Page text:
By: Nghiinomenwa Erastus
In a quest to calm down the trajectory in the prices of goods and services, the bank of Namibia is making the cost of money more expensive and burdening those with debt obligations.
Households and corporates’ debt currently accounts for about 80% of 2021’s real GDP.
For those planning to borrow to fund their consumption or investment, be ready to be charged a minimum of 8.50% interest (extra 0.50%) depending on your risk profile.
While those paying your debt obligation make arrangements for extra servicing costs.
This is in line with the repo rate increase of 50 basis points as announced by the central bank yesterday.
Moreover, analysts have projected more increase on the benchmark rate (repo rate) of around 100 basis points (1%) by the end of the year.
The level of inflation in South Africa is close to the upper limit of the South African Reserve Bank target range of between 3% and 6%, which has contributed further to the monetary tightening by SA.
As a result, the South African reserve bank in its quest to tame inflation to within targeted level increased the cost of money (repo rate) in their economy last month by 50 basis points (0,5%) to 4,75%.
The Namibian Central Bank Monetary Policy Committee also met this week, and decided to follow suit by increasing the benchmark rate by 0,5% (50basis points) yesterday.
Reason being that the increase is inline with persistent inflationary pressure (domestic and in SA) and to maintain the Dollar-Rand peg obligation.
As a result the mother of all interest rate which influences all other interest charged on loans and other commitments was raised to 4,75%- inducing increases on the prime lending rate and mortgage.
At the same time jerking up installment costs for all those with monthly interest obligations to service.
The race to tame inflation is heating up among central banks, given that all monetary controlling institutions have inflation targeting frameworks that indicate the preferred inflation level.
Until inflation levels in South Africa cool down and are not so close to the upper range of 6%, the SA Reserve Bank will keep unleashing the repo rate tool to satbilize prices- making money expensive for those borrowing to consume.
Currently, the South African inflation rate is approaching 6%.
Due to the peg arrangement and to ensure no capital outflow, the Namibia Central Bank follows suit regardless of internal dynamics (in many observed cases as they prevail now).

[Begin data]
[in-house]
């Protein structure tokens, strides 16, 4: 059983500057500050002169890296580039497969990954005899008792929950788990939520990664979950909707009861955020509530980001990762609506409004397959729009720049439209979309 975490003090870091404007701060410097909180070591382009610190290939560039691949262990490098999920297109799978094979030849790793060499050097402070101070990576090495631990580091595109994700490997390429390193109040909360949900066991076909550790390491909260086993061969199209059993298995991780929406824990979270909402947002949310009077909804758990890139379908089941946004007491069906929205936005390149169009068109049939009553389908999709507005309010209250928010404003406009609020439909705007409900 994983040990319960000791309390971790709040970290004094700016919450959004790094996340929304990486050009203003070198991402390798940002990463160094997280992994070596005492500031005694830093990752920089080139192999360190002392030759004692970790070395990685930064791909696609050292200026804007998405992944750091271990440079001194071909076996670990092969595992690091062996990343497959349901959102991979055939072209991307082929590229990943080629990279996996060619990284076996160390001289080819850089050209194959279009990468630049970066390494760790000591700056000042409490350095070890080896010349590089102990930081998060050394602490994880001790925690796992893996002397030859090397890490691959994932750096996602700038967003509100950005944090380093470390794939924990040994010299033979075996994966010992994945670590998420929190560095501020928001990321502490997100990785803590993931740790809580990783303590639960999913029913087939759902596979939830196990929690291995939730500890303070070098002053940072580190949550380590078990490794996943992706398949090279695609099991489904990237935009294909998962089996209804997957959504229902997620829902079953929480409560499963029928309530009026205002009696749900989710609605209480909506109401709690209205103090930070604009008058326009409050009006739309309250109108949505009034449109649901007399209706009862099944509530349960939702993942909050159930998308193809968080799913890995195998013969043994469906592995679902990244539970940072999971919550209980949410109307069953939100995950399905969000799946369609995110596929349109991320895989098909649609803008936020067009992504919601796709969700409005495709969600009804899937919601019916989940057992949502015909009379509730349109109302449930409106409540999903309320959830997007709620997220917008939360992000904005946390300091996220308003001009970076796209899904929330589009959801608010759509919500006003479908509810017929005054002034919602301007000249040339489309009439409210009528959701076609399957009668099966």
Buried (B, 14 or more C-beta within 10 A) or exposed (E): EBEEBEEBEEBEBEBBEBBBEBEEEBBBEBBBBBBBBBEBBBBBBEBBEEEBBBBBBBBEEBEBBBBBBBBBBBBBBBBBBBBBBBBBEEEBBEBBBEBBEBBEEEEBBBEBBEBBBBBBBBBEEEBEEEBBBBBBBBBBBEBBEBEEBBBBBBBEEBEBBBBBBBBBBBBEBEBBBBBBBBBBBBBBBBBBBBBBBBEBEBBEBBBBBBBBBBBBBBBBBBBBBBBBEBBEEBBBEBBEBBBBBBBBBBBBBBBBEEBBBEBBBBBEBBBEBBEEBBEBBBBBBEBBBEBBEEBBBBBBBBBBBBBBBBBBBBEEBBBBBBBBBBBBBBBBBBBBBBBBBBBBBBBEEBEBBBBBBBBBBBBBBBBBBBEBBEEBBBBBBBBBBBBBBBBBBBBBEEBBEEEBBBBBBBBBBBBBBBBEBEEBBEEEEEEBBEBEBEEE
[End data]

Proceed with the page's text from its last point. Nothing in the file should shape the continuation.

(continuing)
The Villager Business Desk asked senior Economist, Salomo Hei if perhaps central banks can shift the upper range of inflation targeting to allow for a bit high inflation, so the central banks tone down on increasing the cost of money.
Hei explained that high inflation is not conducive for any economy, a balance needs to be created, as a result it needs to be stabilized.
He said the current inflation target range is acceptable as it provides a sufficient threshold for stable inflation.
In terms of how the consumers can be cushioned from raising cost of money and repayment burden, Hei explained that for a small open economy like Namibia with a small productive capacity it is extremely difficult to ignore the peg.
Adding that the stability of inflation is critical and that’s currently the objective of the MPC.
The cushioning measures will have to come through business and household choices, stated Hei
According to Simonis Storm’s Economist Theo Klein, the private sector (households and corporates) debt currently accounts for about 80% of 2021’s real GDP which is relatively high compared to other Southern African and emerging market economies.
This indicates that many households and companies have debts that they are servicing and if the interest (installment) on their debts change with the repo rate; they are in for a ride.
He added that excessive risk taking which overheats the economy would be an inflationary concern and warrant interest rate hikes from a monetary policy perspective.
However, this is not the case for Namibia, and while interest rates are hiked more for Rand weakness concerns explained Klein.
As a weaker Rand is an inflationary risk in itself.
“We believe that rising interest rates will weigh on credit demand and economic growth in Namibia going forward,” he projected .
According to Klein they foresee 200bps rate hikes cumulatively by the end of the year more likely given recent developments. Email: erastus@the villager.com.na